UK-listed retailer Poundland is planning to open six new Dealz stores in Ireland over the next year, chief executive Jim McCarthy has told The Irish Times.
“The plan is to add six additional shops in the next 12 months but we might actually add to that,” Mr McCarthy said. “We’ve got a lot of growth to come.”
The new openings will bring to 41 the number of shops in the Republic for Dealz, which opened here three years ago this month with stores in Blanchardstown and Portlaoise.
The group’s revenues from the Republic amounted to £55 million for the year to the end of March 2014.
Mr McCarthy said Poundland had pencilled in 70 stores into its expansion plans for the Republic. “Internally, our target is 70 but Javelin, our consultants, say that 100 can be done.”
The Poundland chief executive said it would also consider establishing a distribution centre here at some point in the future. “There’s not enough critical mass just yet but, as we continue to grow, it will make us think very hard about setting up a distribution centre.”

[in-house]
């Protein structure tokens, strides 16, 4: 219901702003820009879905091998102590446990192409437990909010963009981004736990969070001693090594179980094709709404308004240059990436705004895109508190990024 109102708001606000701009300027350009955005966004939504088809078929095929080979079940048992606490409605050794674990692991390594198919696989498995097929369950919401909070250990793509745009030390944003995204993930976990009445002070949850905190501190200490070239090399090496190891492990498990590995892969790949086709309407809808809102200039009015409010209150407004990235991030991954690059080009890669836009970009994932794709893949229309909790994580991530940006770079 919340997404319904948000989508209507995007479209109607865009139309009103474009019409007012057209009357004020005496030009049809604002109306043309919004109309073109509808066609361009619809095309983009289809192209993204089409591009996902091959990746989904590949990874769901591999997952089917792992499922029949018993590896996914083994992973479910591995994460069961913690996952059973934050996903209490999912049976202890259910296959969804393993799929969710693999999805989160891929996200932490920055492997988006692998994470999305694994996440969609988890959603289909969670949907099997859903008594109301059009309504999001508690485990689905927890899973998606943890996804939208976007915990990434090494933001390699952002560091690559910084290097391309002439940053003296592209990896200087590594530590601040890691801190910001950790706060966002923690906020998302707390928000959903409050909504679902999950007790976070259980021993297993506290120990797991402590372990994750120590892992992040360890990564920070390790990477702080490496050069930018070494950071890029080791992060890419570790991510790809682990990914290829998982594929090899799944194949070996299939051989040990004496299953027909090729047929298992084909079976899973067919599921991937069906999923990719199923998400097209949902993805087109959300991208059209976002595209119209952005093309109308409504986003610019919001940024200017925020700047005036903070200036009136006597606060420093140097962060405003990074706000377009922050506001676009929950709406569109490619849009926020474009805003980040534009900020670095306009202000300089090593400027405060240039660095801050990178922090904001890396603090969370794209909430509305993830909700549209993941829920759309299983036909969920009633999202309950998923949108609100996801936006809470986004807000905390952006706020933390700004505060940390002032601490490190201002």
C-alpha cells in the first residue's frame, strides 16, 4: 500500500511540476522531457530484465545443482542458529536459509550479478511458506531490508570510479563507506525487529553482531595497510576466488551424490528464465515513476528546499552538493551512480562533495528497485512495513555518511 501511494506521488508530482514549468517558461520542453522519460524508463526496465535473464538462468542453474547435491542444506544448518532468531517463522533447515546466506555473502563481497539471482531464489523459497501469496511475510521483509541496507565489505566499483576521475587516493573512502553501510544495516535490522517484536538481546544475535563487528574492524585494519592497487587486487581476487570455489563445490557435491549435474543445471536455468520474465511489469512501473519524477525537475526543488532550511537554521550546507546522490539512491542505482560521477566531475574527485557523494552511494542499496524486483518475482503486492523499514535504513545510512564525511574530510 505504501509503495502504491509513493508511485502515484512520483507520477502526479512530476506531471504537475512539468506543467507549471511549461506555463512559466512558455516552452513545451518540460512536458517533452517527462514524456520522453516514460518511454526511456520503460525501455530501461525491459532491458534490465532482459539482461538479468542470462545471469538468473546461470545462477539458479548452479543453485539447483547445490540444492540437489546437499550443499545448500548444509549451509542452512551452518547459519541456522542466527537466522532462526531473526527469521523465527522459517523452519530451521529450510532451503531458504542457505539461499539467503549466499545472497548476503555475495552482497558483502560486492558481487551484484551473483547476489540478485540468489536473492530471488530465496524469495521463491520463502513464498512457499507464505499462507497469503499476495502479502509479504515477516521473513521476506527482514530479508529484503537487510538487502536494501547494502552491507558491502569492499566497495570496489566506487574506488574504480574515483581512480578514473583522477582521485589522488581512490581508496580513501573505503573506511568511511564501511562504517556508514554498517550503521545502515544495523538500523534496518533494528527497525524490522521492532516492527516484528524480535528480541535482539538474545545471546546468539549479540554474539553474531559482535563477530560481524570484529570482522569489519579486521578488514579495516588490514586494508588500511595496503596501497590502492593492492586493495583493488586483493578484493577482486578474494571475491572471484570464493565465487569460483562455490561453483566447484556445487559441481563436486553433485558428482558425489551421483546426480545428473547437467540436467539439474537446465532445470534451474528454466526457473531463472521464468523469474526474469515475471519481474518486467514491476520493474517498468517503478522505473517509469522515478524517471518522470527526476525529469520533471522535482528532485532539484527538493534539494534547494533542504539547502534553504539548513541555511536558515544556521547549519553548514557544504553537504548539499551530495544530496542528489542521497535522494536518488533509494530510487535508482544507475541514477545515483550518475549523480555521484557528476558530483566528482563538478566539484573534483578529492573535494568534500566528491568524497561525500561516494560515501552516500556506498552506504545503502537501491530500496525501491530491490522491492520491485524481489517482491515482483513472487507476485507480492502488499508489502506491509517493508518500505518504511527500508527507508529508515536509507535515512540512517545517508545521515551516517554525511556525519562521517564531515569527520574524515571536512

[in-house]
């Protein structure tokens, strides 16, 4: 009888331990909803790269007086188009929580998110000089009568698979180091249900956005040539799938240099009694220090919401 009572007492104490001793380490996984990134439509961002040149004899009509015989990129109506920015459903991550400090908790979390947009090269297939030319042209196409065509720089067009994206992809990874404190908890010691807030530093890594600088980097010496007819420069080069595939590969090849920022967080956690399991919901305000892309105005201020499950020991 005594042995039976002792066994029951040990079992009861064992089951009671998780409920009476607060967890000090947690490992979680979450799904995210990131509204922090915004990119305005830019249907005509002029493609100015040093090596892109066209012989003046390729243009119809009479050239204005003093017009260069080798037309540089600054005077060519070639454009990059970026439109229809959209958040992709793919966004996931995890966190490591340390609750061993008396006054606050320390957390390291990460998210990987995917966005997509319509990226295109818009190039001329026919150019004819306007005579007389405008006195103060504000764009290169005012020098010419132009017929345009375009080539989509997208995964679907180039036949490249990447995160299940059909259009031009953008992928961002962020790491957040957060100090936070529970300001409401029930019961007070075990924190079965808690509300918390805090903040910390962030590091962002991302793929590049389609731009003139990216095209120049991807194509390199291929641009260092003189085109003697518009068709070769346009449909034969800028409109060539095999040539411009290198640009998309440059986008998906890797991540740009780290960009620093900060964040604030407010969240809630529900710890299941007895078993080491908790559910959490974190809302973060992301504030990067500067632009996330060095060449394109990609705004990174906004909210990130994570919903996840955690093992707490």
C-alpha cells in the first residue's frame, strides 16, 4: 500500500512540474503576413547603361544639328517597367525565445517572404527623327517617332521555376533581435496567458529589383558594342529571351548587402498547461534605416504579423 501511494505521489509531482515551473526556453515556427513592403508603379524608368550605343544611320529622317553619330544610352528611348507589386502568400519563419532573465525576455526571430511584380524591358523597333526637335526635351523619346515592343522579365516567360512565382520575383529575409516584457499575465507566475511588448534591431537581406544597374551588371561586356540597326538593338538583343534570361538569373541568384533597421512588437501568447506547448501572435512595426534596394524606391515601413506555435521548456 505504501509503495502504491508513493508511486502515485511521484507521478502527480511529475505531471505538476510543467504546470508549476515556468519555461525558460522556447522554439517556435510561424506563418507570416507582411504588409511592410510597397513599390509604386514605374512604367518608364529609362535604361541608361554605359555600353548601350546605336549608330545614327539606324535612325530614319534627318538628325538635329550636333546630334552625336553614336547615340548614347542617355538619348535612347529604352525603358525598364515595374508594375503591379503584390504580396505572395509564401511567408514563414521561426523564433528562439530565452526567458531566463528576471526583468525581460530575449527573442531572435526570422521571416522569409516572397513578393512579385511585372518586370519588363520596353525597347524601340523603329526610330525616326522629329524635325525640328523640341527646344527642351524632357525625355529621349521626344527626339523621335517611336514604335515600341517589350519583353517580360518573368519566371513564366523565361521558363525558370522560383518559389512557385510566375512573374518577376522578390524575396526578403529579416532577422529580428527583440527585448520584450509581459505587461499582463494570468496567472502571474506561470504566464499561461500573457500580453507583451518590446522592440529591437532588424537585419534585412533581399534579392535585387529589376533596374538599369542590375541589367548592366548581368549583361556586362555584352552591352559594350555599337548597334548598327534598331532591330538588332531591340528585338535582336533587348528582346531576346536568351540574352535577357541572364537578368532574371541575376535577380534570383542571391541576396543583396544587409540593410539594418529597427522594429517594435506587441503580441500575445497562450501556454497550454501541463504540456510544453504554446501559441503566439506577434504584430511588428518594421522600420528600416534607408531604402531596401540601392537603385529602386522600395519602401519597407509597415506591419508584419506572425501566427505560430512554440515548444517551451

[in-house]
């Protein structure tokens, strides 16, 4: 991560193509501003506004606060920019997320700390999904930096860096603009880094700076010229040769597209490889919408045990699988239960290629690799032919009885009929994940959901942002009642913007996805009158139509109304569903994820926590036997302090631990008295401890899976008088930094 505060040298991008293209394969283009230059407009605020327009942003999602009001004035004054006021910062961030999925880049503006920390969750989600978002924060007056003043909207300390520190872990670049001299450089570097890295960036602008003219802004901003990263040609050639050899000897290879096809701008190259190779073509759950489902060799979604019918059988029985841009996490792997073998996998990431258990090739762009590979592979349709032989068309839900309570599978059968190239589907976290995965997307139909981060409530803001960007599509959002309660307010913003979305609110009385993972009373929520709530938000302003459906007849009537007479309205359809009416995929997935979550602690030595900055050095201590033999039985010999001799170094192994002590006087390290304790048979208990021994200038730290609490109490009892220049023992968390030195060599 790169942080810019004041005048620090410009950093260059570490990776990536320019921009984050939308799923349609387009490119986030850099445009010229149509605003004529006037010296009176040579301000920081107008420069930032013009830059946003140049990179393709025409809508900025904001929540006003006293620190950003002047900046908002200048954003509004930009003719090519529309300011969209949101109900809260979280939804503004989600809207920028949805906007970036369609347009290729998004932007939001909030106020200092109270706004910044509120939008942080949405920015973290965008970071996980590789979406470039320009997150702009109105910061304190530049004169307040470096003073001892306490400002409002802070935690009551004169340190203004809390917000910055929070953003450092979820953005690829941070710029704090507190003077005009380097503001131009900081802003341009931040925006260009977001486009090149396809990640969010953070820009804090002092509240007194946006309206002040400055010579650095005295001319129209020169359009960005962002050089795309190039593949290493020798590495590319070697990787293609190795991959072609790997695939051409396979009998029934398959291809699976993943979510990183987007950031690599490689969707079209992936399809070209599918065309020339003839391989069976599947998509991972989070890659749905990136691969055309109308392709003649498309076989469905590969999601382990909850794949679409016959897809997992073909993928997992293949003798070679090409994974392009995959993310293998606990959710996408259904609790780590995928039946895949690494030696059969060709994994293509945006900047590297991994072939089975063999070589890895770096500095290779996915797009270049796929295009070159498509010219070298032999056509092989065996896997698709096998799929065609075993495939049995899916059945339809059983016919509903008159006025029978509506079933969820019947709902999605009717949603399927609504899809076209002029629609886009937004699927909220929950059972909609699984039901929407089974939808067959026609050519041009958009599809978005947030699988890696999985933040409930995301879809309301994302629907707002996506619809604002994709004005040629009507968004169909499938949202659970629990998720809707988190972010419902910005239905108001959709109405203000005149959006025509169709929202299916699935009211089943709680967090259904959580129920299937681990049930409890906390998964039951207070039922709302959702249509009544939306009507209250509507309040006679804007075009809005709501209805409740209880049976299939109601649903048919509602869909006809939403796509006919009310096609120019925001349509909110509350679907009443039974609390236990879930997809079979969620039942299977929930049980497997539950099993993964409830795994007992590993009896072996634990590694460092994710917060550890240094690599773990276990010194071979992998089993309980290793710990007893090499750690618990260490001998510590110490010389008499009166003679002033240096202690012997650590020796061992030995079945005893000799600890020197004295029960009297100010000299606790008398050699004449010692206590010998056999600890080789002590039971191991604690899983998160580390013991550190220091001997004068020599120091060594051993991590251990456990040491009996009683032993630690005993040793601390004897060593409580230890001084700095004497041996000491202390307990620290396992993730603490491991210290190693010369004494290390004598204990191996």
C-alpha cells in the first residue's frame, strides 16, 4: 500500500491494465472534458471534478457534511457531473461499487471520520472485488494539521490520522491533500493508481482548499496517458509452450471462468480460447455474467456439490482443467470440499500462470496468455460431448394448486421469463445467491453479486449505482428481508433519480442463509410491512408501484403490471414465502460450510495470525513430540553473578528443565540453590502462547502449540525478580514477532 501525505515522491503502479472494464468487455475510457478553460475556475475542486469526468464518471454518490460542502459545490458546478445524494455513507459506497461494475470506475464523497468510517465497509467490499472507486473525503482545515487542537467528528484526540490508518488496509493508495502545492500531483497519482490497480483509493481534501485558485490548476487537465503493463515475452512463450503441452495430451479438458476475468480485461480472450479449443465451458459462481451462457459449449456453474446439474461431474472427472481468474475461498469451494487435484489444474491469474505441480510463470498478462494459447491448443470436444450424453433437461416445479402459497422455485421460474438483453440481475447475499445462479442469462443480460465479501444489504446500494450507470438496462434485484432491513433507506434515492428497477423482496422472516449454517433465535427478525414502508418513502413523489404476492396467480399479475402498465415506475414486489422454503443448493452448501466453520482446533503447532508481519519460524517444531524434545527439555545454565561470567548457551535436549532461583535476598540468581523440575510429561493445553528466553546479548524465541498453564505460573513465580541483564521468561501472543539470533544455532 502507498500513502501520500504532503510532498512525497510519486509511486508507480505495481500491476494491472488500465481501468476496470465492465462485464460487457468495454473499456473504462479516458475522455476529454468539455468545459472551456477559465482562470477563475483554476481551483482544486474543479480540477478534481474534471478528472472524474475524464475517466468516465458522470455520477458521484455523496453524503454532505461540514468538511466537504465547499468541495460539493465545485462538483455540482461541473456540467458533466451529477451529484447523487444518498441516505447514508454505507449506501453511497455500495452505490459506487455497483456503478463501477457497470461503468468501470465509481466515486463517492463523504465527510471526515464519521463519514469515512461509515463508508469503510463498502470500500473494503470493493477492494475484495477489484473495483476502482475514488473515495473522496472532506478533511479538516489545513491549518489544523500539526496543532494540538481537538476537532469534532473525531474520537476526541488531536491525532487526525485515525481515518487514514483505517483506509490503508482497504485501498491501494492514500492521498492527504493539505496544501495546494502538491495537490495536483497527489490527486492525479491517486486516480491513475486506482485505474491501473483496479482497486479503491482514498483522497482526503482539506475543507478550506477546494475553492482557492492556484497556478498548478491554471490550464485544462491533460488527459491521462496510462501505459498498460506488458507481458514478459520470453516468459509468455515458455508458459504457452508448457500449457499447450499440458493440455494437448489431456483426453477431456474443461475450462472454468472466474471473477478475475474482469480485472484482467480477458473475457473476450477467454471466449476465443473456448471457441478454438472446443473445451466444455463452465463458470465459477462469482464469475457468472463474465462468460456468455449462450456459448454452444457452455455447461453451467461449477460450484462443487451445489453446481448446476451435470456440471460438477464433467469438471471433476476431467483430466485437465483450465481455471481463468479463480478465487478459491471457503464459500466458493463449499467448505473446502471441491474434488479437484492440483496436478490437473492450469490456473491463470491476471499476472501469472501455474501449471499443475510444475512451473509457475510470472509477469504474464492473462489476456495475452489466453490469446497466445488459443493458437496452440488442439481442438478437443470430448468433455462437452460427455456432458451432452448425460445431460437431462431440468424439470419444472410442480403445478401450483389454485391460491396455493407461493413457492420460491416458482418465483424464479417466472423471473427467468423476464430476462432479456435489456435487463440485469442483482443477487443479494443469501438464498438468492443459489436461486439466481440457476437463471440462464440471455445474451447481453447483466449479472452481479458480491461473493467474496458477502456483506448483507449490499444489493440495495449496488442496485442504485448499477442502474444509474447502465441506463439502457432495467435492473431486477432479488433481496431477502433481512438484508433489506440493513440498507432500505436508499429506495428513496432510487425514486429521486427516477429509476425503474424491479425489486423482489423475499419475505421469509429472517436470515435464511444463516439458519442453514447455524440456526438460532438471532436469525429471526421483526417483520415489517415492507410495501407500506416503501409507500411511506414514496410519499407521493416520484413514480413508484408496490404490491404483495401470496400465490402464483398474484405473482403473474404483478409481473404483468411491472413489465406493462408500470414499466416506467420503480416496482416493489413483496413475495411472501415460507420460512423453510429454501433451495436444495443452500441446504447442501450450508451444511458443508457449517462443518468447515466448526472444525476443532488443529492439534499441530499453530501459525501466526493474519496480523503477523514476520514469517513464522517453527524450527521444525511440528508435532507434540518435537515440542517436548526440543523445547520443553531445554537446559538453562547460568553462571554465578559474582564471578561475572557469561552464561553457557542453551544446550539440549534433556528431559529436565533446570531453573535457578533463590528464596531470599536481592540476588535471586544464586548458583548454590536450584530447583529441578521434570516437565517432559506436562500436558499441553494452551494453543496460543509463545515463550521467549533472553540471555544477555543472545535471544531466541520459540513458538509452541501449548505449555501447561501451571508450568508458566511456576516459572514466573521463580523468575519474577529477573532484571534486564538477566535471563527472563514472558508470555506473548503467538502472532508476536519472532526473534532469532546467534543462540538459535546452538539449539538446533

Dealz opened its 34th store in Wexford last week with Mr McCarthy reporting that it attracted 3,000 customers on its first day.
To date, the UK company has invested €53.6 million in its Irish network with about €4.5 million being spent this year on its expansion. It attracts about 200,000 customers a week to its Irish stores.
Dealz was a new brand launched here by Poundland, targeted at the value end of the retail market. Most of its products are branded and are sold for €1.49. In the UK, most of its products sell at £1.
Mr McCarthy said the average spend by Irish shoppers in its Dealz outlets amounts to £6 per transaction. By comparison, UK consumers spend £4.50 on average in Poundland stores.
Why the difference?
“There’s a couple of things. We’ve got a new brand in Ireland and I think there’s probably a bigger value difference in Ireland than in the UK, where there’s more competition.”
Mr McCarthy acknowledged that there are some “green shoots” of recovery in the Irish economy but doesn’t expect it to hinder the company’s growth.
“I think habits have been acquired [in the downturn] by consumers and those will continue. All the figures indicate that people like value and they’re supporting companies like ourselves, Aldi, Lidl and Primark.”